Once it became clear last summer that Schwartz was in urgent need of a stem-cell transplant, Hughes became part of a worldwide effort to raise awareness of the need for bone marrow donors and umbilical cord blood donors. Schwartz’s story was featured on ESPN, ABC News and CBS News, among others. Hughes distributed literature to OB-GYNs at various places she visited throughout the summer, educating expectant parents about the need for umbilical cord blood donors. She also contacted media outlets to get stories printed that raised awareness of the need. She then took her involvement one step further by working with the Dana Farber Cancer Institute to start a bone marrow donor testing drive and a fundraiser for Schwartz based around the Chowder Cup hockey tournament in Massachusetts.

Once school was back in session in the fall, Hughes followed up her work from the summer by organizing the women’s hockey team’s “White Out for Mandi” fundraiser in November that attracted a record crowd of more than 1,000 people to Ingalls Rink for Yale’s game against RPI. Hughes got special T-shirts designed, printed and sold for the event; promoted the event through the media, including; and organized a silent auction that included items from teams (New York Rangers, Boston Red Sox) and players (Bobby Orr, Mark Recchi, Patrick Kane). The two fundraisers that Hughes organized have raised more than $22,000 for Mandi and her family.

Those events are only part of what makes Hughes a finalist for the award. She also helps coach a Yale Youth Hockey team and participates in numerous other community service initiatives. She and her teammates recently “adopted” a nine-year old girl, Giana, who is recovering from surgery for a brain tumor. Hughes regularly takes time to visit Giana, who recently returned to school as a fourth grader. Giana is the first adoptee in the recently created program known as “Bulldog Buddies” that pairs Yale athletic teams with young brain tumor patients.

Yale’s previous Hockey Humanitarian Award finalists are Julianna Schantz-Dun (Class of 2000), Deanna McDevitt (2003), Kristin Savard (winner in 2007) and Crysti Howser (2009). No other school has had more finalists. Hughes has been involved in many team-organized events such as Youth Days, Skate with the Players and ECAC Hockey’s 2008-09 “Pink at the Rink” fundraiser for cancer research. She is her team’s representative for Yale Athletics’ Thomas W. Ford ’42 Community Outreach Program, coordinating events such as a holiday gift-giving initiative for underprivileged families in the New Haven area. She is also a member of Athletes in Action, a group of Christian student-athletes that meets weekly and performs various community service initiatives.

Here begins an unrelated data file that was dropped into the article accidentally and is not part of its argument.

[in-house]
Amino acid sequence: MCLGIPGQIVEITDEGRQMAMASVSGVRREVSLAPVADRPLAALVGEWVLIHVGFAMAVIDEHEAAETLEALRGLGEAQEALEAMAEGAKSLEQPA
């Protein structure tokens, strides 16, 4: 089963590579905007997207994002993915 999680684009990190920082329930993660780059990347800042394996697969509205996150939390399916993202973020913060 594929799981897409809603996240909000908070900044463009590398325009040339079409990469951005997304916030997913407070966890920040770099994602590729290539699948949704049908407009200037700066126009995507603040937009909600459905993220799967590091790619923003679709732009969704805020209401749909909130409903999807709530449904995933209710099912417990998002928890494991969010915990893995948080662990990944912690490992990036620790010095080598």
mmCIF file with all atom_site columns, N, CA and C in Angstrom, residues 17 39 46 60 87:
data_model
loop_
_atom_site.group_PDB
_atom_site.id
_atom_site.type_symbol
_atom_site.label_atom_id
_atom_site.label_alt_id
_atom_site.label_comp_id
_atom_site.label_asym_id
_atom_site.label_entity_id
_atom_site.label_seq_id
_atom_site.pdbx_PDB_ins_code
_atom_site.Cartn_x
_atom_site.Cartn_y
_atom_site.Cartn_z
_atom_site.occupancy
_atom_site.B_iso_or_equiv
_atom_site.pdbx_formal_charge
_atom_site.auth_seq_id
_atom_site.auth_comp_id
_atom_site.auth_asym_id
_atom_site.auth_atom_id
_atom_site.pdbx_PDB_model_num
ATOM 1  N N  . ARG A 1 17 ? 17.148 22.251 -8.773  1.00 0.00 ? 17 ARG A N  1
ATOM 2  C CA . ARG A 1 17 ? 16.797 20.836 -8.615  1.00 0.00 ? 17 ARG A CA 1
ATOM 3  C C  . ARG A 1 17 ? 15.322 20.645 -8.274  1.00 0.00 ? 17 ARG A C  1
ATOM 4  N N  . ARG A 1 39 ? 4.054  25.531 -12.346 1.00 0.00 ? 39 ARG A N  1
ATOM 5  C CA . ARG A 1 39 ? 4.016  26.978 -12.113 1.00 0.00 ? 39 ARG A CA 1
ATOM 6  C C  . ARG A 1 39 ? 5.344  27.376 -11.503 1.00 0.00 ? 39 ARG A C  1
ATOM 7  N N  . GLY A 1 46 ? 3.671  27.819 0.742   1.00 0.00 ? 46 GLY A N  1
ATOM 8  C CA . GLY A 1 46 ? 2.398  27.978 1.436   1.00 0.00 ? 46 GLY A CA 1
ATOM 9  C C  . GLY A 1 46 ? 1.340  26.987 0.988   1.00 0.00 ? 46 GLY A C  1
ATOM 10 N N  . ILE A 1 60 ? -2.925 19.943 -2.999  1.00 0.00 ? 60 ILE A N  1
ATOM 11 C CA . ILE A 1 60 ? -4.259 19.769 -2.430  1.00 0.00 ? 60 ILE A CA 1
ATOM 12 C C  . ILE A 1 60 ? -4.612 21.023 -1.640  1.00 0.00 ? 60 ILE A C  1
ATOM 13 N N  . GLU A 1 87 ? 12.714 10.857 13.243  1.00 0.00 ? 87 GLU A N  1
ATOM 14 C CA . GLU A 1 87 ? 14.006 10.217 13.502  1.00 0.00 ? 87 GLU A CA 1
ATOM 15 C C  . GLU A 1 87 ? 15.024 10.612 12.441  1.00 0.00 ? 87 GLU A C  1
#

Recognizing her leadership potential, Hughes also had taken part in Yale Athletics’ Kiputh Leadership Academy, which develops Yale student-athletes to be world-class leaders in athletics, academics and life. As part of their participation, student-athletes work closely with peer groups to learn, develop and practice skills associated with successful leadership qualities.

On the ice, Hughes has been among Yale’s top four in goals, assists and points in each of her first three seasons, and she has 26 goals and 19 assists in her career. She has not missed a game, and last year she earned Yale’s Bulldog Award for team spirit. Hughes also has been a part of the USA Hockey program, attending the Open Olympic Tryouts in the summer of 2009.

Hughes is a graduate of Hotchkiss School in Lakeville, where she was team captain and All-New England. She also played for the Connecticut Stars, earning one silver medal and two bronze at nationals, and comes from a family of hockey players. Her father, George, played for Harvard and is seventh on the Crimson’s career scoring list. Her uncle, Jack, played for Harvard and the NHL’s Colorado Rockies. Her mother, Allison, played for Boston University. Her older brother, George, plays at St. Lawrence, and her younger brother, Gunnar, has committed to play at St. Lawrence.

An American studies major, Hughes hopes to go to law school after graduation.

Here’s hoping Aleca gets to go and has a Hockey Humanitarian Award with her.

Photo credit: Tia Ann Chapman – Hartford Courant